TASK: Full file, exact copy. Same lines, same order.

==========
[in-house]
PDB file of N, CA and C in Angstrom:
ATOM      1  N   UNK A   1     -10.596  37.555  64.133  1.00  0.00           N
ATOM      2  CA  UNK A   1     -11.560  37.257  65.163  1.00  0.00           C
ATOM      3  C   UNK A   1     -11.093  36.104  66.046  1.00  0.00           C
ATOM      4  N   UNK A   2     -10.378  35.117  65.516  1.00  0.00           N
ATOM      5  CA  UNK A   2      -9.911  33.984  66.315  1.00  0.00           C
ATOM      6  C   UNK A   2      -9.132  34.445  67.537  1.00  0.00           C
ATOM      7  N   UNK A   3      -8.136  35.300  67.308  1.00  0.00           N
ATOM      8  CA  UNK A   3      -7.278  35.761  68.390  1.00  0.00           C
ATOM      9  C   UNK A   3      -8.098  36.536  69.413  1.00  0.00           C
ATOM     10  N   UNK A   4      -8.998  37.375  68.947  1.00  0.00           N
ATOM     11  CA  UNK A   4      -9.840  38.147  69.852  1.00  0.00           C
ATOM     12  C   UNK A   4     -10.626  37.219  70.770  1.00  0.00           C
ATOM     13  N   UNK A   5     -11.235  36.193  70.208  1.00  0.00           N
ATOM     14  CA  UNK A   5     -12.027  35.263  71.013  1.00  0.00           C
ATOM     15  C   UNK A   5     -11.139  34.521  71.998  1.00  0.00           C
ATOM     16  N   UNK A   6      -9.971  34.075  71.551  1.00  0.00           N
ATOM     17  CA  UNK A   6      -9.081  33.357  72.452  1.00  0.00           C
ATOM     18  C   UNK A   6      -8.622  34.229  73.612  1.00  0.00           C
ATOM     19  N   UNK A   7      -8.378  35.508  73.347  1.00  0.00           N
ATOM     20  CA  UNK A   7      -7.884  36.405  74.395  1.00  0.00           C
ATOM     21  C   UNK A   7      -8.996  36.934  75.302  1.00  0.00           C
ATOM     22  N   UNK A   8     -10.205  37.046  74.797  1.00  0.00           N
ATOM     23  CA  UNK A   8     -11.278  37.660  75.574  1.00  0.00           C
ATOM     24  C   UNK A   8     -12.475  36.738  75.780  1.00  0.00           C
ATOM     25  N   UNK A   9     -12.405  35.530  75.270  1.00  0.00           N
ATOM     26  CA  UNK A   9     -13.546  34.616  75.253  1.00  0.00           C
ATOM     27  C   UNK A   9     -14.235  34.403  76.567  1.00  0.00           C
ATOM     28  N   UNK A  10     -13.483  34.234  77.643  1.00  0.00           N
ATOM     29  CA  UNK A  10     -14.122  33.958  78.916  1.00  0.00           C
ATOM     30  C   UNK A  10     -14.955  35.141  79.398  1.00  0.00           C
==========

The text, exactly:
[in-house]
PDB file of N, CA and C in Angstrom:
ATOM      1  N   UNK A   1     -10.596  37.555  64.133  1.00  0.00           N
ATOM      2  CA  UNK A   1     -11.560  37.257  65.163  1.00  0.00           C
ATOM      3  C   UNK A   1     -11.093  36.104  66.046  1.00  0.00           C
ATOM      4  N   UNK A   2     -10.378  35.117  65.516  1.00  0.00           N
ATOM      5  CA  UNK A   2      -9.911  33.984  66.315  1.00  0.00           C
ATOM      6  C   UNK A   2      -9.132  34.445  67.537  1.00  0.00           C
ATOM      7  N   UNK A   3      -8.136  35.300  67.308  1.00  0.00           N
ATOM      8  CA  UNK A   3      -7.278  35.761  68.390  1.00  0.00           C
ATOM      9  C   UNK A   3      -8.098  36.536  69.413  1.00  0.00           C
ATOM     10  N   UNK A   4      -8.998  37.375  68.947  1.00  0.00           N
ATOM     11  CA  UNK A   4      -9.840  38.147  69.852  1.00  0.00           C
ATOM     12  C   UNK A   4     -10.626  37.219  70.770  1.00  0.00           C
ATOM     13  N   UNK A   5     -11.235  36.193  70.208  1.00  0.00           N
ATOM     14  CA  UNK A   5     -12.027  35.263  71.013  1.00  0.00           C
ATOM     15  C   UNK A   5     -11.139  34.521  71.998  1.00  0.00           C
ATOM     16  N   UNK A   6      -9.971  34.075  71.551  1.00  0.00           N
ATOM     17  CA  UNK A   6      -9.081  33.357  72.452  1.00  0.00           C
ATOM     18  C   UNK A   6      -8.622  34.229  73.612  1.00  0.00           C
ATOM     19  N   UNK A   7      -8.378  35.508  73.347  1.00  0.00           N
ATOM     20  CA  UNK A   7      -7.884  36.405  74.395  1.00  0.00           C
ATOM     21  C   UNK A   7      -8.996  36.934  75.302  1.00  0.00           C
ATOM     22  N   UNK A   8     -10.205  37.046  74.797  1.00  0.00           N
ATOM     23  CA  UNK A   8     -11.278  37.660  75.574  1.00  0.00           C
ATOM     24  C   UNK A   8     -12.475  36.738  75.780  1.00  0.00           C
ATOM     25  N   UNK A   9     -12.405  35.530  75.270  1.00  0.00           N
ATOM     26  CA  UNK A   9     -13.546  34.616  75.253  1.00  0.00           C
ATOM     27  C   UNK A   9     -14.235  34.403  76.567  1.00  0.00           C
ATOM     28  N   UNK A  10     -13.483  34.234  77.643  1.00  0.00           N
ATOM     29  CA  UNK A  10     -14.122  33.958  78.916  1.00  0.00           C
ATOM     30  C   UNK A  10     -14.955  35.141  79.398  1.00  0.00           C